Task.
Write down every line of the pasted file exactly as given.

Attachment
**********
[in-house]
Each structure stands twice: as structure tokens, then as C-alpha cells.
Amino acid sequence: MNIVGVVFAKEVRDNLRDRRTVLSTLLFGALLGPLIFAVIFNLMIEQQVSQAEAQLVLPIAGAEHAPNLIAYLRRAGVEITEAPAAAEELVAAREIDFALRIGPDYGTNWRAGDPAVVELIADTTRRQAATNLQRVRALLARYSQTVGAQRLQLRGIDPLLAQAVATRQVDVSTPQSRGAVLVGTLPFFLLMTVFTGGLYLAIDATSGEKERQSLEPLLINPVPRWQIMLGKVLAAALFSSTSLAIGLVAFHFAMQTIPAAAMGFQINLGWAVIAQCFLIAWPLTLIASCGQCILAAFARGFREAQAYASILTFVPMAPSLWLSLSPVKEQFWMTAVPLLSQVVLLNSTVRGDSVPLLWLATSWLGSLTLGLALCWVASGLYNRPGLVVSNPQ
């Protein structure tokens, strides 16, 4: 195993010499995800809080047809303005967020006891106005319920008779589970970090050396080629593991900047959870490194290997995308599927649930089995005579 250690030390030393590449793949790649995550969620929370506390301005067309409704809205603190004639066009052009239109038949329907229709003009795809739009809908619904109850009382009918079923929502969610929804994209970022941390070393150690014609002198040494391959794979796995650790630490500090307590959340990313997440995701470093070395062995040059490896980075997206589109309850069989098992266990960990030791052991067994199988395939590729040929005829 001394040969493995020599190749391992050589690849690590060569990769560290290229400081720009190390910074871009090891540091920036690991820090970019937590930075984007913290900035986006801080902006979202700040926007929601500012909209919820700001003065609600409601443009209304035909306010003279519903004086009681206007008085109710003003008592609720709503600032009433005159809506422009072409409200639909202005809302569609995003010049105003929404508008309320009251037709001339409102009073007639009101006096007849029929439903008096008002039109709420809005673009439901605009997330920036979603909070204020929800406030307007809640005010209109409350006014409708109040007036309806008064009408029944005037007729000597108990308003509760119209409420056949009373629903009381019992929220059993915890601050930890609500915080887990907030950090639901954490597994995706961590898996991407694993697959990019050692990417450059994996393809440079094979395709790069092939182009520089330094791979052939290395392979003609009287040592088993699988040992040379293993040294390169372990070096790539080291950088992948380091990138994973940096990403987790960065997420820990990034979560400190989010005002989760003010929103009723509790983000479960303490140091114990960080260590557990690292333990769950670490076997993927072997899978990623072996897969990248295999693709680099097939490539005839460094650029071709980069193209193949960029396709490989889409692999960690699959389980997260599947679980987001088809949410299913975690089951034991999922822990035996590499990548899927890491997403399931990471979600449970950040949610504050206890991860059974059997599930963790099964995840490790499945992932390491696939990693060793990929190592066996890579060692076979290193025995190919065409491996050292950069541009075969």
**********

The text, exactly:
[in-house]
Each structure stands twice: as structure tokens, then as C-alpha cells.
Amino acid sequence: MNIVGVVFAKEVRDNLRDRRTVLSTLLFGALLGPLIFAVIFNLMIEQQVSQAEAQLVLPIAGAEHAPNLIAYLRRAGVEITEAPAAAEELVAAREIDFALRIGPDYGTNWRAGDPAVVELIADTTRRQAATNLQRVRALLARYSQTVGAQRLQLRGIDPLLAQAVATRQVDVSTPQSRGAVLVGTLPFFLLMTVFTGGLYLAIDATSGEKERQSLEPLLINPVPRWQIMLGKVLAAALFSSTSLAIGLVAFHFAMQTIPAAAMGFQINLGWAVIAQCFLIAWPLTLIASCGQCILAAFARGFREAQAYASILTFVPMAPSLWLSLSPVKEQFWMTAVPLLSQVVLLNSTVRGDSVPLLWLATSWLGSLTLGLALCWVASGLYNRPGLVVSNPQ
């Protein structure tokens, strides 16, 4: 195993010499995800809080047809303005967020006891106005319920008779589970970090050396080629593991900047959870490194290997995308599927649930089995005579 250690030390030393590449793949790649995550969620929370506390301005067309409704809205603190004639066009052009239109038949329907229709003009795809739009809908619904109850009382009918079923929502969610929804994209970022941390070393150690014609002198040494391959794979796995650790630490500090307590959340990313997440995701470093070395062995040059490896980075997206589109309850069989098992266990960990030791052991067994199988395939590729040929005829 001394040969493995020599190749391992050589690849690590060569990769560290290229400081720009190390910074871009090891540091920036690991820090970019937590930075984007913290900035986006801080902006979202700040926007929601500012909209919820700001003065609600409601443009209304035909306010003279519903004086009681206007008085109710003003008592609720709503600032009433005159809506422009072409409200639909202005809302569609995003010049105003929404508008309320009251037709001339409102009073007639009101006096007849029929439903008096008002039109709420809005673009439901605009997330920036979603909070204020929800406030307007809640005010209109409350006014409708109040007036309806008064009408029944005037007729000597108990308003509760119209409420056949009373629903009381019992929220059993915890601050930890609500915080887990907030950090639901954490597994995706961590898996991407694993697959990019050692990417450059994996393809440079094979395709790069092939182009520089330094791979052939290395392979003609009287040592088993699988040992040379293993040294390169372990070096790539080291950088992948380091990138994973940096990403987790960065997420820990990034979560400190989010005002989760003010929103009723509790983000479960303490140091114990960080260590557990690292333990769950670490076997993927072997899978990623072996897969990248295999693709680099097939490539005839460094650029071709980069193209193949960029396709490989889409692999960690699959389980997260599947679980987001088809949410299913975690089951034991999922822990035996590499990548899927890491997403399931990471979600449970950040949610504050206890991860059974059997599930963790099964995840490790499945992932390491696939990693060793990929190592066996890579060692076979290193025995190919065409491996050292950069541009075969």